Moonrise Kingdom, Wes Anderson’s latest outing, is delightfully silly and rambunctious. It’s also a little concerning. Here’s a preview:
Released June 29, 2012
Written by Wes Anderson and Roman Coppola
Directed by Wes Anderson
Starring Kara Hayward, Frances McDormand, Tilda Swinton, Jared Gilman, Bruce Willis, Edward Norton, Bill Murray, Bob Balaban, and Harvey Keitel.
* * * * *
Moonrise Kingdom opens with a narrator (Balaban), whom we see on film talking right at the camera, setting the scene. The scene is an island in 1965, days before a historically awful storm. We are introduced to Sam (Gilman) and Suzzy (Hayward) who meet in a field in order to run away together. They met a year previous and have been penpals, planning their getaway for some time. They are in love and intend to make a life for themselves.
They are also twelve.
Sam has run away from his scout troop’s camp, headed by Scoutmaster Ward (Norton), who is dedicated to his boys and the Khaki Scouts. Suzzy has run away from her lawyer parents, Murray and McDormand, and her three younger brothers. She has a temper. The Scoutmaster, the parents, and the local policeman (Willis) rouse the island in a search for the lovebirds, with the rest of the Khaki Scout troop tracking them quite effectively.
The lovebirds live in a vacuum; uncaring and unaware of the world around them. That’s why what happens with clothing and experimentation isn’t more concerning. It’s still a little much, Mr. Anderson, but it is forgivable in the wide context of the film.
The story of chasing the lovebirds down, trying to keep them apart, and their efforts to be with each other and the redemption of a few characters, is set against the backdrop of a catastrophic storm that will lay waste to the island.
This is a quirky, arty, generally easily digested film. The scenes are very distinct from each other; the characters seem to be caricatures but are actually very endearing and authentic; and the dialogue is snappy. This is not a movie for everyone, however.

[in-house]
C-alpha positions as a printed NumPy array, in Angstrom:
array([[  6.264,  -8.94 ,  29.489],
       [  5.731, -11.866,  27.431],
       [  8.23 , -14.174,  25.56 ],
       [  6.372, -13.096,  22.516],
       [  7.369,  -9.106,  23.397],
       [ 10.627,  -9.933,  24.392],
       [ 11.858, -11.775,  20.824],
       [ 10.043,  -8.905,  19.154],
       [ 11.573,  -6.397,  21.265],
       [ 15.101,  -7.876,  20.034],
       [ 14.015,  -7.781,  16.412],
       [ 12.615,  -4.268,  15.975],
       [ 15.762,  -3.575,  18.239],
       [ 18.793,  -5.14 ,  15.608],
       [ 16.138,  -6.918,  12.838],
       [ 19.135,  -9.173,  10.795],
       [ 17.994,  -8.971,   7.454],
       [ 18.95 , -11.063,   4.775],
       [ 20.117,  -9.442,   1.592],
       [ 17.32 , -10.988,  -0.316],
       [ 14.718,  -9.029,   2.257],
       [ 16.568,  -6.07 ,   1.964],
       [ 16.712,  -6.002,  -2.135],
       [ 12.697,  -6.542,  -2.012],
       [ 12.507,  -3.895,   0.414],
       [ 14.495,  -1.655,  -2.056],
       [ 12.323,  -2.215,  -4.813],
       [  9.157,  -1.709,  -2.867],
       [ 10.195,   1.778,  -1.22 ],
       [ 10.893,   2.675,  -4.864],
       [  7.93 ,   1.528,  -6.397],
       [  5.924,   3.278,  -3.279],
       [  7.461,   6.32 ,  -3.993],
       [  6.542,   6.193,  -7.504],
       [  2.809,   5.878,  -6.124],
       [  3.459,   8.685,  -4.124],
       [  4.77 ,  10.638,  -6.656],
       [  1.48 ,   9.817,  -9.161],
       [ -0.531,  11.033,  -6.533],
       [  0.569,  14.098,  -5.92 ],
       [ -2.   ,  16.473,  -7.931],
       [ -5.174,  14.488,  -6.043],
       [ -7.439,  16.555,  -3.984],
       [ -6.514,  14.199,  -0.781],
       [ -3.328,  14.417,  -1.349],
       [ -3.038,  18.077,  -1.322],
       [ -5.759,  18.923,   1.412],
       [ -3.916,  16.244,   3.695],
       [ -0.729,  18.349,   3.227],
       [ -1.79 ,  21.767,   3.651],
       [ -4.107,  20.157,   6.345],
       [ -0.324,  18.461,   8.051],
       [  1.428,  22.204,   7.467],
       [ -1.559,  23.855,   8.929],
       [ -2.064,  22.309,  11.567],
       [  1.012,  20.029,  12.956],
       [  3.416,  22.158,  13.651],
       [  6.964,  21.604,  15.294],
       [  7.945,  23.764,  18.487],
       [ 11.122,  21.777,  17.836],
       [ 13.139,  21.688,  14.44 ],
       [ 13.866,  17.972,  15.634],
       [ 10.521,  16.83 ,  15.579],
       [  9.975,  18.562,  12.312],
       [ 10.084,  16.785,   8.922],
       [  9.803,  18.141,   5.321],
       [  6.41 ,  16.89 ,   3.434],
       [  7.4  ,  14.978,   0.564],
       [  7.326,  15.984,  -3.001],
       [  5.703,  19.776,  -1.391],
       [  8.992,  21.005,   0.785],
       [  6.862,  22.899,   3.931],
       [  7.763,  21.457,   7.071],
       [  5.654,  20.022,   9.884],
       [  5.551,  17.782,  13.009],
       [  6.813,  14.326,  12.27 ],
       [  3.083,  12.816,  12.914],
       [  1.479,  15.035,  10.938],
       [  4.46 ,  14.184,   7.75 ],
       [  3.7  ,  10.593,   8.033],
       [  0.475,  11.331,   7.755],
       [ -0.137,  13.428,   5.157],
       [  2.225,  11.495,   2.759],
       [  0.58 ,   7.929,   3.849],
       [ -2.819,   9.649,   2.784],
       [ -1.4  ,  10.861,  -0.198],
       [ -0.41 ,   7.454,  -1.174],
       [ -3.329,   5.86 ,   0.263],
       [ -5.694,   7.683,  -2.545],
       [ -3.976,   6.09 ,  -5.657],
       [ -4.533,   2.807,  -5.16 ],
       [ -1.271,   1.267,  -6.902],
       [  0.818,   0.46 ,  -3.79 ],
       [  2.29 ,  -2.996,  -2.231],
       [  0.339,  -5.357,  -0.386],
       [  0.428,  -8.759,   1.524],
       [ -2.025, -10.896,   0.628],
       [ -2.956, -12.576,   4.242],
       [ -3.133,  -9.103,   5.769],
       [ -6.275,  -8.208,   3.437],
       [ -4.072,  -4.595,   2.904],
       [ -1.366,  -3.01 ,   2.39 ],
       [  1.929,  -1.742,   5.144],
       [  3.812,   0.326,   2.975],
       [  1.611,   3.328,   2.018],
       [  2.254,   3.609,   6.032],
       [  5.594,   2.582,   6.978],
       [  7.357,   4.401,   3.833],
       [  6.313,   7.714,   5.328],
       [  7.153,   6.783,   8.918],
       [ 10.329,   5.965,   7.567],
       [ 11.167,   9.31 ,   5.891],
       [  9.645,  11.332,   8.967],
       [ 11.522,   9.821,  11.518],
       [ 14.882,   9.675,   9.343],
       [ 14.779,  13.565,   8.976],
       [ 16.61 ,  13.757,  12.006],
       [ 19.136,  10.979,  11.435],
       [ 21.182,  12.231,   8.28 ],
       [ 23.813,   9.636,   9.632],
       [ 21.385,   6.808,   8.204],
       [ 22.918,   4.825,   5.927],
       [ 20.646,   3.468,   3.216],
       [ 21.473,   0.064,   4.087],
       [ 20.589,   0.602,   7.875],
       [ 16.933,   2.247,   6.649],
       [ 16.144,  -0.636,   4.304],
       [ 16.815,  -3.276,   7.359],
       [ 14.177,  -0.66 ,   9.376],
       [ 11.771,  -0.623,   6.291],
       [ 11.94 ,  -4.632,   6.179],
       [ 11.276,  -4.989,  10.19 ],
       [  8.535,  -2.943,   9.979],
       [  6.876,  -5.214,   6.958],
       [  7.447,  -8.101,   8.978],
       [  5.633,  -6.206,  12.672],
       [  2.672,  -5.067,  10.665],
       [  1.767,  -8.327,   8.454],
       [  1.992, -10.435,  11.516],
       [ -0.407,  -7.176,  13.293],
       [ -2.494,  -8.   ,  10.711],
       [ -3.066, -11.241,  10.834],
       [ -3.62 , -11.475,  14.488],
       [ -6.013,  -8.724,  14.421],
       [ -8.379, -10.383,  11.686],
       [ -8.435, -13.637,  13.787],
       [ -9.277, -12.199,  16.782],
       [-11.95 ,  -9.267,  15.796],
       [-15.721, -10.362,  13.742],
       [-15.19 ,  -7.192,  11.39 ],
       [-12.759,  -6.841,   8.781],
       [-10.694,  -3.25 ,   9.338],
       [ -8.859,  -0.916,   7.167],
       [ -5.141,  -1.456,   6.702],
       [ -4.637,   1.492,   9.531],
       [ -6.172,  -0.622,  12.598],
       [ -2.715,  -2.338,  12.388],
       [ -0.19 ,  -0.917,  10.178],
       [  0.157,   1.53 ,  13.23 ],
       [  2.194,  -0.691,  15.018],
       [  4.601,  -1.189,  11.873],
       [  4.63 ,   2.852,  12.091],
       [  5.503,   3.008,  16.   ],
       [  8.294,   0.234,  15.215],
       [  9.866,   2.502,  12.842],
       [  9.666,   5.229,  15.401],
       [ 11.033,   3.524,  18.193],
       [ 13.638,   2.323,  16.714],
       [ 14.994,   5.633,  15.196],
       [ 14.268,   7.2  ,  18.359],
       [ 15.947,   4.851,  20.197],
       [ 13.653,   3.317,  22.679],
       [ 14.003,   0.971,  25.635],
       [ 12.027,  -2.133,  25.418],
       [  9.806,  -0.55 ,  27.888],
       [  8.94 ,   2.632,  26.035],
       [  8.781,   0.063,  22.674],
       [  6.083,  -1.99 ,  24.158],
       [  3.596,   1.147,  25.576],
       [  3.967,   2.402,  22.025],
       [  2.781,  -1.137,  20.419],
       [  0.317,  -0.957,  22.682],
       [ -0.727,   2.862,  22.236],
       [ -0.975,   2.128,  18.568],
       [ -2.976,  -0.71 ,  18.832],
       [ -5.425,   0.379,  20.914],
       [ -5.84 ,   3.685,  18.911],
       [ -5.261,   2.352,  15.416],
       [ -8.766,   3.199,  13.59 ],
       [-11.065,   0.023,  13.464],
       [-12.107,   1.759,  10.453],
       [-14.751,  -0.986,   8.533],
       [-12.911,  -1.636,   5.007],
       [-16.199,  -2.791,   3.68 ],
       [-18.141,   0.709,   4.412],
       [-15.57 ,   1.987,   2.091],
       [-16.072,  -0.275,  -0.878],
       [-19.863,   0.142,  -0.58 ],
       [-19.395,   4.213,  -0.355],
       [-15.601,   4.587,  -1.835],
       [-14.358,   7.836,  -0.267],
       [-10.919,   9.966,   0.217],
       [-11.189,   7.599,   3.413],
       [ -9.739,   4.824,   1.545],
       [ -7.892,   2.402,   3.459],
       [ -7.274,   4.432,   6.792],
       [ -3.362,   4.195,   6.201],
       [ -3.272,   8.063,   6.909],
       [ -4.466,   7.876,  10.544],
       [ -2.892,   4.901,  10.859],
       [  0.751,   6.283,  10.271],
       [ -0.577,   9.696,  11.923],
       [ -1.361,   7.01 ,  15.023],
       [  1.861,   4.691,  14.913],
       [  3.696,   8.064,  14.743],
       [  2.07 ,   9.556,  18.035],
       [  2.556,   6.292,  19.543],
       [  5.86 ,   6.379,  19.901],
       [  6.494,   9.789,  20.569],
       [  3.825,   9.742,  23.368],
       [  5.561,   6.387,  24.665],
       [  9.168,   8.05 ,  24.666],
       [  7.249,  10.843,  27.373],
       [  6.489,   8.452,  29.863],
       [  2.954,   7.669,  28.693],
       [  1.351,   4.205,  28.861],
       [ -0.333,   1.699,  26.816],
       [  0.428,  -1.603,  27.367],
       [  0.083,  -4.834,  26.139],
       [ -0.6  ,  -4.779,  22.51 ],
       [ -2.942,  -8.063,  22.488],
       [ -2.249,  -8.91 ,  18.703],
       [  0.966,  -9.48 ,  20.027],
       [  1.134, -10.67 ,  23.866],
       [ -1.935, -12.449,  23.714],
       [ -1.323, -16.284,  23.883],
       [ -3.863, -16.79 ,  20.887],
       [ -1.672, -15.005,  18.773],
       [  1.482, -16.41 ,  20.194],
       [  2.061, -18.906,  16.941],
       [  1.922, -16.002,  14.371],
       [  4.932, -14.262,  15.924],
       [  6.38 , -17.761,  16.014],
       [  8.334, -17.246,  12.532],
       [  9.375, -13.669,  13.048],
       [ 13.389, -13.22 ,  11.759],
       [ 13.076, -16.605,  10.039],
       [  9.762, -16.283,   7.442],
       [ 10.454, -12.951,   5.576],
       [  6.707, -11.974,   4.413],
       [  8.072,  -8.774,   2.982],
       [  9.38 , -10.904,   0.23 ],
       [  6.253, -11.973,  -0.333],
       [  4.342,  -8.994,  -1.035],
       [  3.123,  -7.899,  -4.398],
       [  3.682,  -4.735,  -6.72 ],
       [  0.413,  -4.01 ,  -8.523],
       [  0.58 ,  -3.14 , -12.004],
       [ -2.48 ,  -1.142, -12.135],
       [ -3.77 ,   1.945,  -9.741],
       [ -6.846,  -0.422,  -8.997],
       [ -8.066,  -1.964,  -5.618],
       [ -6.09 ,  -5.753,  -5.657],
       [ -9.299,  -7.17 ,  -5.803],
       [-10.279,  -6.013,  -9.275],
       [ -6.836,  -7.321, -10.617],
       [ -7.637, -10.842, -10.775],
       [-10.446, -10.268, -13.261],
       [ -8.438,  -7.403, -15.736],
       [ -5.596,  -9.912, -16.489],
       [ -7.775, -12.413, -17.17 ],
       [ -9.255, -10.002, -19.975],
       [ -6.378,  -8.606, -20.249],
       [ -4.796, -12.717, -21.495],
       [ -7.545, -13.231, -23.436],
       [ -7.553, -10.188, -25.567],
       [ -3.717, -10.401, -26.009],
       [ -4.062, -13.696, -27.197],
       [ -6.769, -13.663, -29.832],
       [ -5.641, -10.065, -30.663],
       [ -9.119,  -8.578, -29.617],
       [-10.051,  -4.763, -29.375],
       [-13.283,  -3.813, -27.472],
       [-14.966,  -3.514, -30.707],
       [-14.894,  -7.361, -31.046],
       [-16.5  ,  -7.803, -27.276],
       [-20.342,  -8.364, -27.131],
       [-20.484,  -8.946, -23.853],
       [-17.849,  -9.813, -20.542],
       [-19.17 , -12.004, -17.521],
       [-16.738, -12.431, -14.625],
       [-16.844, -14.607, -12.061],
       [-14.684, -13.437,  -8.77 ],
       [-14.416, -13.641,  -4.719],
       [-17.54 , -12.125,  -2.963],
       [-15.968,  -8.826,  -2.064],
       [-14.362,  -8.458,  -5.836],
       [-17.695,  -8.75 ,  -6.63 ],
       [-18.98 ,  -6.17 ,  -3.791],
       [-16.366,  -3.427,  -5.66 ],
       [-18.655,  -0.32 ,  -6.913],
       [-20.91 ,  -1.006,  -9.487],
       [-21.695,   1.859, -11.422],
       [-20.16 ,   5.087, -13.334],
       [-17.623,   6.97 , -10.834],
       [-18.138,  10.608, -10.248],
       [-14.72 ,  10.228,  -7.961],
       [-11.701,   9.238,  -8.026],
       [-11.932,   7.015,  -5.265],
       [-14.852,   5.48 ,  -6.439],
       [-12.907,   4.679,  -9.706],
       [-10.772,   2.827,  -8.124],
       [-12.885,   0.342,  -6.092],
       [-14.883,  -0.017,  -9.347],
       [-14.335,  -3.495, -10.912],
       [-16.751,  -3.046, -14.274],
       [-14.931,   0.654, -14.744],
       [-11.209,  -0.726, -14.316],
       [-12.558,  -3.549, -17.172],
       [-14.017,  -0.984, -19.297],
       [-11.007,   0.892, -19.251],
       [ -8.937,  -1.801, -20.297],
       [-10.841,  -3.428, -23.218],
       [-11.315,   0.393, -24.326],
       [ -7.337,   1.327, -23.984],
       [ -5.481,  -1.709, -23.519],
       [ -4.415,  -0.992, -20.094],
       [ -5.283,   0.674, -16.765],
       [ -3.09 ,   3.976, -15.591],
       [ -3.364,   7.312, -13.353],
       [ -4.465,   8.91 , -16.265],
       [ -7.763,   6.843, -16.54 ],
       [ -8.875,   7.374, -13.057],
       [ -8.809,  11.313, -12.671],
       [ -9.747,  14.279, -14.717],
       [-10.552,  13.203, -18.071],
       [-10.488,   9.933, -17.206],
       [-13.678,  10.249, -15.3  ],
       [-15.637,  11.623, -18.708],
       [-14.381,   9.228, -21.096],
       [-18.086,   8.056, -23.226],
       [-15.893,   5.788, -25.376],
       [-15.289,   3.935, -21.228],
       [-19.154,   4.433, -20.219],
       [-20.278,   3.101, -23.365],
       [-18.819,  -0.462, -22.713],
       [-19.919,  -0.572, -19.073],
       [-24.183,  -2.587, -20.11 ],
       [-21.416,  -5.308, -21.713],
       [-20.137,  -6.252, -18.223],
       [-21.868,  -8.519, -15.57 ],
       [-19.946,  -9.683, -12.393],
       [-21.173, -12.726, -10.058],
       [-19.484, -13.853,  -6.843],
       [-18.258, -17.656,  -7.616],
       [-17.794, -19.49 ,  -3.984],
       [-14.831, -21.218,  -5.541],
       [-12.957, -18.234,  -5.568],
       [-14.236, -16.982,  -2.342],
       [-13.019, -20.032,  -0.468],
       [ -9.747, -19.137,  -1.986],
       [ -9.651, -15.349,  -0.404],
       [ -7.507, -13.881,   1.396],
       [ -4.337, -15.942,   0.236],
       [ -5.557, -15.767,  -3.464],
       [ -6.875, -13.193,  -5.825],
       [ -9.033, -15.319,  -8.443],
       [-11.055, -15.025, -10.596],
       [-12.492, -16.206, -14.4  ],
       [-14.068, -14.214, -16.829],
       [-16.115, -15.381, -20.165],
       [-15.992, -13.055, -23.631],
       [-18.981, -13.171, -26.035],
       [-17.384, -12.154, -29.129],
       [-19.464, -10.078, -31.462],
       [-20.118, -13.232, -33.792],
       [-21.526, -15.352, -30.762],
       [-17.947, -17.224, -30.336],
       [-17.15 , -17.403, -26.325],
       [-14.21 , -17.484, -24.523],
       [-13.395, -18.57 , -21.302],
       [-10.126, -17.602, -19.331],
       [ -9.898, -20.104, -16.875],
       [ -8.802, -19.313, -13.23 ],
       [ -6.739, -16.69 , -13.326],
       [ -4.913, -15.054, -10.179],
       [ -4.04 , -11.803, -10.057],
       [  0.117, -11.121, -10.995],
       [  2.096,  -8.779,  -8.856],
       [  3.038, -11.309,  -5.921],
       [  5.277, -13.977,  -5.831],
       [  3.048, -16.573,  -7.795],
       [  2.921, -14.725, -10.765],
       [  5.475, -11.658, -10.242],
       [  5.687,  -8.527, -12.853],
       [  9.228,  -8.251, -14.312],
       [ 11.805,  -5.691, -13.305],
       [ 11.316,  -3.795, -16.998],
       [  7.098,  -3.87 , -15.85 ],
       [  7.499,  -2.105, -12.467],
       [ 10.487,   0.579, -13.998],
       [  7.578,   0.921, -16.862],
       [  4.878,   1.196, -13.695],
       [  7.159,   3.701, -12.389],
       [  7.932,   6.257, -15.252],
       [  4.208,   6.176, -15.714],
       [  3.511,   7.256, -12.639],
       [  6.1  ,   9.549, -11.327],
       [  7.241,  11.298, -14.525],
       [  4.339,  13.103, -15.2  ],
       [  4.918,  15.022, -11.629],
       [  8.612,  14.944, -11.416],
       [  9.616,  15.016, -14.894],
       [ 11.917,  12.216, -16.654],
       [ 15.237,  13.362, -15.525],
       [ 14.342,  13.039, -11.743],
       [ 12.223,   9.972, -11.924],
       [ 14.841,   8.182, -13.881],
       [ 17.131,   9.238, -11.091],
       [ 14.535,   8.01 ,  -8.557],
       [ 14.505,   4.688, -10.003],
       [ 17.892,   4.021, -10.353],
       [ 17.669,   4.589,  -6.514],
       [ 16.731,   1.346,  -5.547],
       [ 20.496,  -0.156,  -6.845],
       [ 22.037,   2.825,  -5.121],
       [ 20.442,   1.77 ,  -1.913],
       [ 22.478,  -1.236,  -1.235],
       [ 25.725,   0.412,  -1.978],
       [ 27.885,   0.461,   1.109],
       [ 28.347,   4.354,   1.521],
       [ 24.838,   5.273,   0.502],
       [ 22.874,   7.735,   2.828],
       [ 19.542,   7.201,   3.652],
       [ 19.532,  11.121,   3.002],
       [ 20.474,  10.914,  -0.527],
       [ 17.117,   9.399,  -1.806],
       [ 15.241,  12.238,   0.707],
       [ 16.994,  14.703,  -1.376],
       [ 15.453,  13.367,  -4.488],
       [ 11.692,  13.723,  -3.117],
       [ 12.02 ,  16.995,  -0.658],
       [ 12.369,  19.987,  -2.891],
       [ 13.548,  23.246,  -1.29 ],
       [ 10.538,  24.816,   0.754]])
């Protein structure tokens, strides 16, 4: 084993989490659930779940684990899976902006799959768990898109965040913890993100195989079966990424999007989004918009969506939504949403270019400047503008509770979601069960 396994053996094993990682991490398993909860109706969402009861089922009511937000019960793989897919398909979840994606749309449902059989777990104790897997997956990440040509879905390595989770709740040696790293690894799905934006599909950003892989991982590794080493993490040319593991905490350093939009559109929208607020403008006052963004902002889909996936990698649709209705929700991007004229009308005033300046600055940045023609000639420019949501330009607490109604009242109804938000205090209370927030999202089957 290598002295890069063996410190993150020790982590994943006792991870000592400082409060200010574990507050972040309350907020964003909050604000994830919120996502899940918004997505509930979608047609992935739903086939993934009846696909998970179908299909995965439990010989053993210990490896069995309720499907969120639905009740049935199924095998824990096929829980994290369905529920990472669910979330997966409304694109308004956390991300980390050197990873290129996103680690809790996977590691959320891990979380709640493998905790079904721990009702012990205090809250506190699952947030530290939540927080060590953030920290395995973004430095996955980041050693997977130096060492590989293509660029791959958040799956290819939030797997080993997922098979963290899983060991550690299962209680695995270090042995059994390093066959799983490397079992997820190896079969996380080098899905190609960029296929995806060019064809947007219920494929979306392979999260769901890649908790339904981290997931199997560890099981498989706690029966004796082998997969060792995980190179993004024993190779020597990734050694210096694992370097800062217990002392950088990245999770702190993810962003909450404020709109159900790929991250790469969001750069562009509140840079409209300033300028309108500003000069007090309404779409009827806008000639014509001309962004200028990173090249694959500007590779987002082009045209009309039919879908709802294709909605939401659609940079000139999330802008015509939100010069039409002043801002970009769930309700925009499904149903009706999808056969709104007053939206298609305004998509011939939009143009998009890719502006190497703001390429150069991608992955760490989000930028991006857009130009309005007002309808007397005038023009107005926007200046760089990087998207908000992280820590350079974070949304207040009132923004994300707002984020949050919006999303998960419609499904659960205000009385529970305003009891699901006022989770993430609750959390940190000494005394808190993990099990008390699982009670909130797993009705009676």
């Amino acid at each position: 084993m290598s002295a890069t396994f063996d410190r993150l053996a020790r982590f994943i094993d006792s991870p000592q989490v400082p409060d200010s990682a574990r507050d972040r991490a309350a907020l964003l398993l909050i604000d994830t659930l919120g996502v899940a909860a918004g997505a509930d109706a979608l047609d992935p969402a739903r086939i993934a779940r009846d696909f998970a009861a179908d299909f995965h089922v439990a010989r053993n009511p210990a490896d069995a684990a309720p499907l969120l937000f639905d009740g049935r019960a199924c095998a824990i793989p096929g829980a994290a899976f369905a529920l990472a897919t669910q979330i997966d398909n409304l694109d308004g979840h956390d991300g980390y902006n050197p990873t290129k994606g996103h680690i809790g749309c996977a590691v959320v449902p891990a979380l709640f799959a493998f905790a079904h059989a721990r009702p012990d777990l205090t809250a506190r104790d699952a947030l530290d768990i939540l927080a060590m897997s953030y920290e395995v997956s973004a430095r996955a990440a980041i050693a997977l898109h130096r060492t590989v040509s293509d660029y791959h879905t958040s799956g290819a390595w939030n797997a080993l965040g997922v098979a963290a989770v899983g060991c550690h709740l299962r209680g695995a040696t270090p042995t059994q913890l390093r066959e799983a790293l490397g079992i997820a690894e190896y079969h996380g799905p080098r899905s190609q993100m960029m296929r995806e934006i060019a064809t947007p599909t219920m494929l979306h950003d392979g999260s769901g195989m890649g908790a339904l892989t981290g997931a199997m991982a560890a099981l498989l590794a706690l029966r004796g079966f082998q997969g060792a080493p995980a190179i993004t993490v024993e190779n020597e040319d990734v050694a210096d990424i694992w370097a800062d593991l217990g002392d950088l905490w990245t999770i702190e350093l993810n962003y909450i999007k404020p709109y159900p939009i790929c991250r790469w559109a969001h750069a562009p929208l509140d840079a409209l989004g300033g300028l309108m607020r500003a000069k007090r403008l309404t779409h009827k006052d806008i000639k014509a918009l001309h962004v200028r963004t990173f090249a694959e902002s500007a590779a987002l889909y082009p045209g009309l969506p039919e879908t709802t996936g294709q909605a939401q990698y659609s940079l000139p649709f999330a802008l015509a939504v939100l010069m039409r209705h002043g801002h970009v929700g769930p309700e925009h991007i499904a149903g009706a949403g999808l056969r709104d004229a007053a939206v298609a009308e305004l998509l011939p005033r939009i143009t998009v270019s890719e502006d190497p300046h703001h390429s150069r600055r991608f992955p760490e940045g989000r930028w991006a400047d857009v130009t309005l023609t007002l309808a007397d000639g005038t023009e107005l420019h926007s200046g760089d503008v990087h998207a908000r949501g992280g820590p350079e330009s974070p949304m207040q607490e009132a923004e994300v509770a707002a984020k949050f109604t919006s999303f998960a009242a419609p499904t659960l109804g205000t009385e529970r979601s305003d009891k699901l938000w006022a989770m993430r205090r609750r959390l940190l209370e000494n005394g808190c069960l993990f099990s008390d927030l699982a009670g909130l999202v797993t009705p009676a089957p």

You need to know that the lovebirds are twelve, they strip to their underwear at a certain part of the movie, and there is some sensual-type activity– although it’s not gratuitous and it’s very authentic to the characters and who they are. There is no sex, but there is some experimentation.
On a similar note, it’s useful that the narrator is talking right at the camera, that the colors and scenes are so clearly artificial, that the transitions are so artful, because it makes very clear that this is a story, a fantasy, an occurrence in somebody’s imagination. It makes it harmless and innocent. This is important.
Folks, it’s a Wes Anderson film. A story is told, it’s full of great characters, the story is absurd but heartfelt, and the set pieces are challenging and more about image than atmosphere. As is usual with Wes Anderson, it’s hit and miss, but mostly hit. It’s not hard for actors to fill the molds created by Wes Anderson’s screenwriting, but some of these folks do particularly well. Bruce Willis and Bill Murray do a very nice job, as do the two young actors who carry the story. Tilda Swinton is wasted and Frances McDormand is workaday.
Content warnings: some lower-level swearing, some very underage sensuality, lots of smoking
Writing: 4.5 Acting: 4.5 Overall: 4
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